NORTH ADAMS -- First graders and second graders have yet to be taught to spell compassion, but 32 children in those grades at Brayton Elementary School are already developing that quality.
Participants in a Senior Buddies program, the children walk into Williamstown Commons Nursing Home and Rehabilitation Center, carrying pictures they have painted, greeting cards they have made, or hand-crafted items that they will give to the residents they visit. And they always bring a precious intangible - joy.
"I miss my children. I have grandchildren and they live out of town, two of them in Alaska," Dorothy Daunais, a resident of Williamstown Commons, said in a telephone interview. "It’s a joy to see the children (from Brayton). It makes your day."
Resident Meta Cardin "likes watching the children do what they are doing," she said. "They are so cute!"
Jackie Thomas, a first-grade teacher at Brayton Elementary School and Janice Paquette, activity director at Williamstown Commons, founded the Senior Buddies program approximately a year after they met by chance at Williamstown Commons seven years ago.
"Janice asked me what I did (for a living)," Thomas recalled, "When I told her I was a teacher, she asked if I would be interested in a pen-pal arrangement between residents of the Commons and my students."
The 16 children in Thomas’s class and residents of Williamstown Commons exchanged letters for about three months, and then they wanted to visit each other.
The number of children participating in the program soon doubled with the addition of the second-graders in Susan Gilman’s class.
"We had to get parents’ permission to take the children to a nursing home. And we keep the family informed on when we will go to the nursing home and what we will do there," said Gilman. "In the early days of the program, we had a few glitches. Once we tried to match students with seniors, but the seniors would come and go for one reason or another. I would try to explain to the children what had happened."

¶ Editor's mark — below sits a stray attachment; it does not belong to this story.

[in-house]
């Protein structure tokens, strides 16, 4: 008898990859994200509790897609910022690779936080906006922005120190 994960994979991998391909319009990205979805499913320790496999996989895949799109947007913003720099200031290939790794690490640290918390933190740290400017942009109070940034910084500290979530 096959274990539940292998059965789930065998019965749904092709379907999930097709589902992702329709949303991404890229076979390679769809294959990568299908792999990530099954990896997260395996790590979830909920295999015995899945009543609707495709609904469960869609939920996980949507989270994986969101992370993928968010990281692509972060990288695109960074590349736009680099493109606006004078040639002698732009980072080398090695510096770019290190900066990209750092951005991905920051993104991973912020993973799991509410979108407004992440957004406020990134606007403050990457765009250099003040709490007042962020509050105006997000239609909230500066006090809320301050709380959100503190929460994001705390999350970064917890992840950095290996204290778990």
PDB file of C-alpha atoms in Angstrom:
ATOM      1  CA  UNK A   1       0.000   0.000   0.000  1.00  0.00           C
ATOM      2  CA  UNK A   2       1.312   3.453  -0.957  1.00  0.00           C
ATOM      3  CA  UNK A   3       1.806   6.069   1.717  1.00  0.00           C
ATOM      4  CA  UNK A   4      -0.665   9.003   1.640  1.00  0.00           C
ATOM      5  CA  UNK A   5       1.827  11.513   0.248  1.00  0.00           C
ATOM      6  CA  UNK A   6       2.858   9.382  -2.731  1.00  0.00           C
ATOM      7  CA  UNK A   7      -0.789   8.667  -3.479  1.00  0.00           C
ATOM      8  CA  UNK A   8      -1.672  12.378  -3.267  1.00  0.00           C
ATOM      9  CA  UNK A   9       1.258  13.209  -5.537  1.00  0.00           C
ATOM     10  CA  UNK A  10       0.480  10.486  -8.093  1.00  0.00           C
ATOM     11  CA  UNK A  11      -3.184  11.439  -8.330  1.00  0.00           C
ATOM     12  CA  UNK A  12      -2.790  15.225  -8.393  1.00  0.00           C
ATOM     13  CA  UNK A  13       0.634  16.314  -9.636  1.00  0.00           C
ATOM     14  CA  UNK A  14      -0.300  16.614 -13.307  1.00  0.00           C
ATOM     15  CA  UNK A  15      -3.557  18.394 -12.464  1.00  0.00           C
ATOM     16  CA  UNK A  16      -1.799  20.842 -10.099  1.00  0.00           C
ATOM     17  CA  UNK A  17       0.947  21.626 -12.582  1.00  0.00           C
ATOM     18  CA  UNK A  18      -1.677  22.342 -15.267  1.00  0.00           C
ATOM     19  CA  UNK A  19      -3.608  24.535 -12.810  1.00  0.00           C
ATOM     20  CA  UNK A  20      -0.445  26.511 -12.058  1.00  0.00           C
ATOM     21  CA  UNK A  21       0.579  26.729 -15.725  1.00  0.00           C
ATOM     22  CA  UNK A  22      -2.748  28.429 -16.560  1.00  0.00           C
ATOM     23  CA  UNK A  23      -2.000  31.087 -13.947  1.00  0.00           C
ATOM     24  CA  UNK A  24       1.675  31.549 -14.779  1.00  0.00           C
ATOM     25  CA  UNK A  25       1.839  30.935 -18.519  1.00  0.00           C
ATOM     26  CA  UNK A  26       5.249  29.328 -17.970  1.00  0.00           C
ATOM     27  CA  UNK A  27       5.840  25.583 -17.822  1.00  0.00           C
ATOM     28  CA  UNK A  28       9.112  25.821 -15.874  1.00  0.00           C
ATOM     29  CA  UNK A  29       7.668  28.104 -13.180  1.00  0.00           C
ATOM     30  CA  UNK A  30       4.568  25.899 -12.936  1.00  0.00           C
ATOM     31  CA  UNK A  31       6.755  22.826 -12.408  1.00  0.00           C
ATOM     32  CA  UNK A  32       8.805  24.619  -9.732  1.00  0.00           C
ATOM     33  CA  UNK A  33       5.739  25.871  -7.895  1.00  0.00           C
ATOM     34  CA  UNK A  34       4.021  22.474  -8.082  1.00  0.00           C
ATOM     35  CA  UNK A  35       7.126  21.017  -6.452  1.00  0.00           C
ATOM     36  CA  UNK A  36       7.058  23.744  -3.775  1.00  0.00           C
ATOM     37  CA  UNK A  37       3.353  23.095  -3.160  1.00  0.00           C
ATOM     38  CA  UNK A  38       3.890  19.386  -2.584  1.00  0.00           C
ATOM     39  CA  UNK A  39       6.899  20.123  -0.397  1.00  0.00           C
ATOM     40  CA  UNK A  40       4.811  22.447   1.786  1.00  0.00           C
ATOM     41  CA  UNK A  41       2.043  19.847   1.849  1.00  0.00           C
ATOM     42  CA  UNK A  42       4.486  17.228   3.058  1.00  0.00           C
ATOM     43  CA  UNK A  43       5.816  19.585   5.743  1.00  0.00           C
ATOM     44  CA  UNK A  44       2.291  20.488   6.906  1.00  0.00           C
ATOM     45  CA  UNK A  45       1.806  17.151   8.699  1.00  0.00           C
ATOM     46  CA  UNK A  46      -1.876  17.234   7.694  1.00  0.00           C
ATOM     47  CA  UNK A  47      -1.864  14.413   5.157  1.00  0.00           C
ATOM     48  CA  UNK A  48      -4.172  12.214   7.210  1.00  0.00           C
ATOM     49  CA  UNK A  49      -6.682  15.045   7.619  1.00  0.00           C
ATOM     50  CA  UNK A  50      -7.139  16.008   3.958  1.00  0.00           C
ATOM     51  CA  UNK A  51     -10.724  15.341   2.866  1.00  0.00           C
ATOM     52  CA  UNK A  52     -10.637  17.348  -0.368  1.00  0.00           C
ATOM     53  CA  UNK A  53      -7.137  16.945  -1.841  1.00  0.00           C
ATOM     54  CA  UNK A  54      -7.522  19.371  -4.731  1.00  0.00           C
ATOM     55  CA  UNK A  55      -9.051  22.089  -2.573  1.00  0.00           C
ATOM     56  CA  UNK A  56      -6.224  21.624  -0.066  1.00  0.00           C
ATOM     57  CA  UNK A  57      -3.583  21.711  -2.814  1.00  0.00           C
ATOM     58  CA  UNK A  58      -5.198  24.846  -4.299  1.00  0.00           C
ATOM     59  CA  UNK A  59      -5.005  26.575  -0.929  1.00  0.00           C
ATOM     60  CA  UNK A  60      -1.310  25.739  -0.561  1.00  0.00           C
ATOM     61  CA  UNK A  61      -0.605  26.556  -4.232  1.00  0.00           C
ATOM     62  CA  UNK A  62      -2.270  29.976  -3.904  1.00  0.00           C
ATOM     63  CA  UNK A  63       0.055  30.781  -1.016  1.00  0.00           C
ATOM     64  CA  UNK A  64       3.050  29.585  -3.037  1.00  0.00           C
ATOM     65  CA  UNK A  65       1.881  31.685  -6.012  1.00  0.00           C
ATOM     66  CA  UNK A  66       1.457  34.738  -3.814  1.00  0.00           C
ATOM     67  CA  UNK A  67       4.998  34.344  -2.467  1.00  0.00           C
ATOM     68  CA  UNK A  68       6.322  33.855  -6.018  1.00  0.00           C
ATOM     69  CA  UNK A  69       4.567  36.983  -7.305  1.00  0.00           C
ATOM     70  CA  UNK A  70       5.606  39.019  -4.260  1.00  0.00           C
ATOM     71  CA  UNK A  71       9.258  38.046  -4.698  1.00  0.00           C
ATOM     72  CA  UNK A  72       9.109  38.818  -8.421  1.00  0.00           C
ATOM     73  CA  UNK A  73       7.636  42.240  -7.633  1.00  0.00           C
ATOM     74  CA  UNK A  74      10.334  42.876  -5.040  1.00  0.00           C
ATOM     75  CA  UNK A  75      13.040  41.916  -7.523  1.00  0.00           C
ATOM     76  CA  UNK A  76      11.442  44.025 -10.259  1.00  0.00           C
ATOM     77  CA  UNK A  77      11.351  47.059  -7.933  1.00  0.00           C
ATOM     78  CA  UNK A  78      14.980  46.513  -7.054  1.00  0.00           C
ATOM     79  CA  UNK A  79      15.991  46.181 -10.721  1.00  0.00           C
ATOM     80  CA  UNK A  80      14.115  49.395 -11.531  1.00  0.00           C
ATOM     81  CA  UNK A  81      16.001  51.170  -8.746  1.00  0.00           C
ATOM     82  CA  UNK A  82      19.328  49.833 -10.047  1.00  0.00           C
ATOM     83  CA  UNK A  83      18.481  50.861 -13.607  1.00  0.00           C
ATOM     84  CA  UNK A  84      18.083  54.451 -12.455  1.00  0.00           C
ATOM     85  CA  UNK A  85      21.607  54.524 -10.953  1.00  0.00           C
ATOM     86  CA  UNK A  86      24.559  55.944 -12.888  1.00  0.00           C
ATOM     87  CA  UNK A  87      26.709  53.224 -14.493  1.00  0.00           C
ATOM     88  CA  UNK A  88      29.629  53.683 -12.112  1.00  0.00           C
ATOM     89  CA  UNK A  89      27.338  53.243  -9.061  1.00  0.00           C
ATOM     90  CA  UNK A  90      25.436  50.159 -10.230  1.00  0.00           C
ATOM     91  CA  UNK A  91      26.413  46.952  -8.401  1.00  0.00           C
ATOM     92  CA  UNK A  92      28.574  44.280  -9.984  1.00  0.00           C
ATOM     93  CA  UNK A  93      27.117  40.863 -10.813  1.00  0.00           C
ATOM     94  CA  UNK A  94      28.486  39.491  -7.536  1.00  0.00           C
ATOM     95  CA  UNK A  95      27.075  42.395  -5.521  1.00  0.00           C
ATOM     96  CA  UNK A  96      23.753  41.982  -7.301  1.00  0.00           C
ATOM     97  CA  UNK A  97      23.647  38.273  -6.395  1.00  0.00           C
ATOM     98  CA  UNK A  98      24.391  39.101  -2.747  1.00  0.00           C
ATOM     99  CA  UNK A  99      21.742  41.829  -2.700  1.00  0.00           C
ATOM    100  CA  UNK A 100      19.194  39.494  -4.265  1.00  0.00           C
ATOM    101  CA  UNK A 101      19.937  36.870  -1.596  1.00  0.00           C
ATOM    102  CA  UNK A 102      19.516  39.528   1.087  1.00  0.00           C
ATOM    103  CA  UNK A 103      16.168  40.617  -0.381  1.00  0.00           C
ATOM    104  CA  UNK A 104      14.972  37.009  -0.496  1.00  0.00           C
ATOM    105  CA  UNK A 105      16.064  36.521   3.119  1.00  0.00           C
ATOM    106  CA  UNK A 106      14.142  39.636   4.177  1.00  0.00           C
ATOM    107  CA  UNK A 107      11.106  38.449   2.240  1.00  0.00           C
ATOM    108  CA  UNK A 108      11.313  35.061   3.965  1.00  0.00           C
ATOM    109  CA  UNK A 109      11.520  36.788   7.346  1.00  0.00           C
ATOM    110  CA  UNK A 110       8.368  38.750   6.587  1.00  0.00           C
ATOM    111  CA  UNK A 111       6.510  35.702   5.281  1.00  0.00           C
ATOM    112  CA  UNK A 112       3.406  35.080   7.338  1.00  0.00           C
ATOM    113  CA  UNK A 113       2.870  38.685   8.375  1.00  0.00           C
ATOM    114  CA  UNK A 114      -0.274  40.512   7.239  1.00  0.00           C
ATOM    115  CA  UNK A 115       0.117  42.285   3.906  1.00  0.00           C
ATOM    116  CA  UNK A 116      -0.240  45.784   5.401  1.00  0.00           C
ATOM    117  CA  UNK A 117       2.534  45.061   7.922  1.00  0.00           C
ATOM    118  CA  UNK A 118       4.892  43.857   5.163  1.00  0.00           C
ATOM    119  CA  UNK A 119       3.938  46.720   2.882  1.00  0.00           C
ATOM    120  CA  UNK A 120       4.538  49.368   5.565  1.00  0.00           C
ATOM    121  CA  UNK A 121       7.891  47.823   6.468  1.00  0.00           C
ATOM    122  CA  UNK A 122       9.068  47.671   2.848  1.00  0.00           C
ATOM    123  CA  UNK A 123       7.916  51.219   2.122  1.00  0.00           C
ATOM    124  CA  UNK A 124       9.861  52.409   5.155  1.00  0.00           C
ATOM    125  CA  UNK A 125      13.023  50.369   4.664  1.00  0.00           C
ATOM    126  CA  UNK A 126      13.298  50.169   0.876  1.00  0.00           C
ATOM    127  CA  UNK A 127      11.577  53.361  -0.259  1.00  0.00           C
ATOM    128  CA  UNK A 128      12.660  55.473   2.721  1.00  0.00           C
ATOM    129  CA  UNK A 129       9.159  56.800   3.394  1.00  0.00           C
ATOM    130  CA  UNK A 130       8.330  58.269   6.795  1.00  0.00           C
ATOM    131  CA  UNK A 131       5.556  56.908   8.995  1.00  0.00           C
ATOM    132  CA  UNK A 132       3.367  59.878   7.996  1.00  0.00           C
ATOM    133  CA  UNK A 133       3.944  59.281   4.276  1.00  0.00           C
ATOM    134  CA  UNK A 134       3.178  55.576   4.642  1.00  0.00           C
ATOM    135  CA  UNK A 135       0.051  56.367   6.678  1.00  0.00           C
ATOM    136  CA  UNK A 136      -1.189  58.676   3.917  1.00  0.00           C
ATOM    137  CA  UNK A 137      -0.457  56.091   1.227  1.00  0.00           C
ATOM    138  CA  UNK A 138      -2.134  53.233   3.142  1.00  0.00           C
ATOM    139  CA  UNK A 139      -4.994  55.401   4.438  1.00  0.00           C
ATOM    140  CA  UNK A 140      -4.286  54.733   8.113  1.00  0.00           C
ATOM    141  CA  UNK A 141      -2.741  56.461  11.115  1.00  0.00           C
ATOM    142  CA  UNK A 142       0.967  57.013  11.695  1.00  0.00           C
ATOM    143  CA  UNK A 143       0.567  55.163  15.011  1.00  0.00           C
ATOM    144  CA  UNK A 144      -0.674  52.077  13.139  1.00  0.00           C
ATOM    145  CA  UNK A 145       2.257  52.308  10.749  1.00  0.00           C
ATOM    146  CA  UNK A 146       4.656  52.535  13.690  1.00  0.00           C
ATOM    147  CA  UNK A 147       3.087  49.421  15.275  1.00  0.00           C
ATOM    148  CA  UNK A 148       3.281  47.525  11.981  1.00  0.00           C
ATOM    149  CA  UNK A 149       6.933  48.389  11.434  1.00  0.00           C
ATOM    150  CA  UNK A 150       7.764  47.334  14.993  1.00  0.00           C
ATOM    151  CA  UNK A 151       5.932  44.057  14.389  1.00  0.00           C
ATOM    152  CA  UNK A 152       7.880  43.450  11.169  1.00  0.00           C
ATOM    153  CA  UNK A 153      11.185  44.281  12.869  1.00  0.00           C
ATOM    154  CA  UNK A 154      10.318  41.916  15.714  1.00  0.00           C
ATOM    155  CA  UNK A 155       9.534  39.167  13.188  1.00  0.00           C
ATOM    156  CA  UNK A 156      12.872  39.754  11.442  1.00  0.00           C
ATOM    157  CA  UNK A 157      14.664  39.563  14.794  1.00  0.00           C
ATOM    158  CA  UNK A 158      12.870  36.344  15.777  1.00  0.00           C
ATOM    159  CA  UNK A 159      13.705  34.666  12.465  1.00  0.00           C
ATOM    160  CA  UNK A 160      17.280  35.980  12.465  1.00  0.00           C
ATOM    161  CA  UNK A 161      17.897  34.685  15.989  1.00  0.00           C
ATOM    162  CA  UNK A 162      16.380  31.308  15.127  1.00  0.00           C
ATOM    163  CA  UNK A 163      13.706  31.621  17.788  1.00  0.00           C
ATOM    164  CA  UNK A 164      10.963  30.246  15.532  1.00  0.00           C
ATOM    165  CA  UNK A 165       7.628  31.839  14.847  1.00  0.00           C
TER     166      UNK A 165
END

That was not always easy to do, so some facets of the program were changed. For instance, children no longer address their letters to a specific resident.
"I read the (children’s) letters to the residents when we are together in a group," said Paquette.
The young students reacted in different ways to visiting a nursing home. "Some are initially a bit fearful, but they are fine after an orientation visit," said Gilman.
Resident Sophie Michalski has noticed that "Shy children, stand and stare at you. They are nervous," she said, "then you call them over, and in no time at all, they are chatting with you."
There are children who are at ease with the seniors right away. "The last time they came, one ran up to me, gave me a chocolate bar and hugged me, "said Michalski.
Divided into groups of approximately 10, the children visit all three sections of Williamstown Commons: Rehabilitation, Residential and Alzheimer’s.
"Seeing the children reminds the residents of the happy days they had children of their own," Gilman said.
One resident said she likes the children because "they talk to us. One little boy told me all about his life," she said, chuckling.
The children’ occasionally come to a door that is locked, but thanks to their teacher’s explanations, they understand that means the person is not receiving visitors and should not be disturbed..
Some days, the children bring boxes of books and read to their Senior Buddies. "One day a little girl came out of a room very excited, and exclaimed, ‘I just read to beautiful Mary,’" Thomas recalled. The teacher went into the room to see to whom the little girl was referring..
She found that Mary was a 90-year old wearing a house dress that seemed to be new. Her white hair was neatly combed and kept in place with a pretty clip.
Thomas believes residents prepare for a visit from he children as if they were the company they had when they were living in their own homes.
A couple of times a year, the residents go to Brayton Elementary School to be with the children they call their Junior Buddies.
"They come in wheelchairs or use walkers and canes, and some walk in on their own," said Thomas.
Sitting in the library or cafeteria, children and seniors enjoy playing Bingo or working on an art project. An octogenarian told of a little girl helping him play Bingo. "My sight is not very good, and when certain numbers were called, the little girl - I’m not good with names - would point to my card and say ‘You have that here, cover it up,’" he said.
Gilman has discovered that some of the children who have particular difficulties in school find strengths in what they can do when they interact with seniors. "Children that worry you academically or emotionally tend to have an engaging way of reaching out to elders."
The children so like befriending the seniors, that those in Thomas’s first grade class hope that when they are promoted to second grade, they will be assigned to Gilman’s class so they can continue participating in the Senior Buddies Program. "The children form strong and fast connections with the seniors," said Gilman.
And the residents are apparently fond of the children; they keep mementos of their visits, affixing to cork boards or walls of their rooms, the cards, paintings, etc. the children have given them.
"Some residents never have visitors," said Thomas. "And to see them smile, hug a child or say to a child, ‘I’m glad you came,’ makes worthwhile all the time and effort we give to the Senior Buddies Program."